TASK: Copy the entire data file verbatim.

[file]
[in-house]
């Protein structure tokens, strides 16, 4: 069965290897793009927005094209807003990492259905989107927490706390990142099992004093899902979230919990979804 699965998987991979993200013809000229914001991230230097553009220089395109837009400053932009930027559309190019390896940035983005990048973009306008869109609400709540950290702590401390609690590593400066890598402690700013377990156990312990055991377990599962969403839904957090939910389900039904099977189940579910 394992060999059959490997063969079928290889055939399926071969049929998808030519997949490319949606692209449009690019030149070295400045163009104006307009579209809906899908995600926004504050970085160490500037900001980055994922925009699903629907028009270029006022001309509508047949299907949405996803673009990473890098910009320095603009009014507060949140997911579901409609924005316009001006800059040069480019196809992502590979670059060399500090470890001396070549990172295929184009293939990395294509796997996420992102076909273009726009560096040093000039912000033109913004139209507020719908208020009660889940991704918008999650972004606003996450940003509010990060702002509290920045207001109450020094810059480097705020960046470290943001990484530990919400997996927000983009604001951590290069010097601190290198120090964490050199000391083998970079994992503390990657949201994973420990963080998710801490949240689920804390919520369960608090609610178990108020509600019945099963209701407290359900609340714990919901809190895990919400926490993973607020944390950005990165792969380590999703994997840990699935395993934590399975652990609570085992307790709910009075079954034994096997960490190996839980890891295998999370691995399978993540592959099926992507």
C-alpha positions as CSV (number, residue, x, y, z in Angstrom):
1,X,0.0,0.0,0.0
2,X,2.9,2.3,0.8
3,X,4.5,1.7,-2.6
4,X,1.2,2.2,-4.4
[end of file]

[in-house]
């Protein structure tokens, strides 16, 4: 069965290897793009927005094209807003990492259905989107927490706390990142099992004093899902979230919990979804 699965998987991979993200013809000229914001991230230097553009220089395109837009400053932009930027559309190019390896940035983005990048973009306008869109609400709540950290702590401390609690590593400066890598402690700013377990156990312990055991377990599962969403839904957090939910389900039904099977189940579910 394992060999059959490997063969079928290889055939399926071969049929998808030519997949490319949606692209449009690019030149070295400045163009104006307009579209809906899908995600926004504050970085160490500037900001980055994922925009699903629907028009270029006022001309509508047949299907949405996803673009990473890098910009320095603009009014507060949140997911579901409609924005316009001006800059040069480019196809992502590979670059060399500090470890001396070549990172295929184009293939990395294509796997996420992102076909273009726009560096040093000039912000033109913004139209507020719908208020009660889940991704918008999650972004606003996450940003509010990060702002509290920045207001109450020094810059480097705020960046470290943001990484530990919400997996927000983009604001951590290069010097601190290198120090964490050199000391083998970079994992503390990657949201994973420990963080998710801490949240689920804390919520369960608090609610178990108020509600019945099963209701407290359900609340714990919901809190895990919400926490993973607020944390950005990165792969380590999703994997840990699935395993934590399975652990609570085992307790709910009075079954034994096997960490190996839980890891295998999370691995399978993540592959099926992507």
C-alpha positions as CSV (number, residue, x, y, z in Angstrom):
1,X,0.0,0.0,0.0
2,X,2.9,2.3,0.8
3,X,4.5,1.7,-2.6
4,X,1.2,2.2,-4.4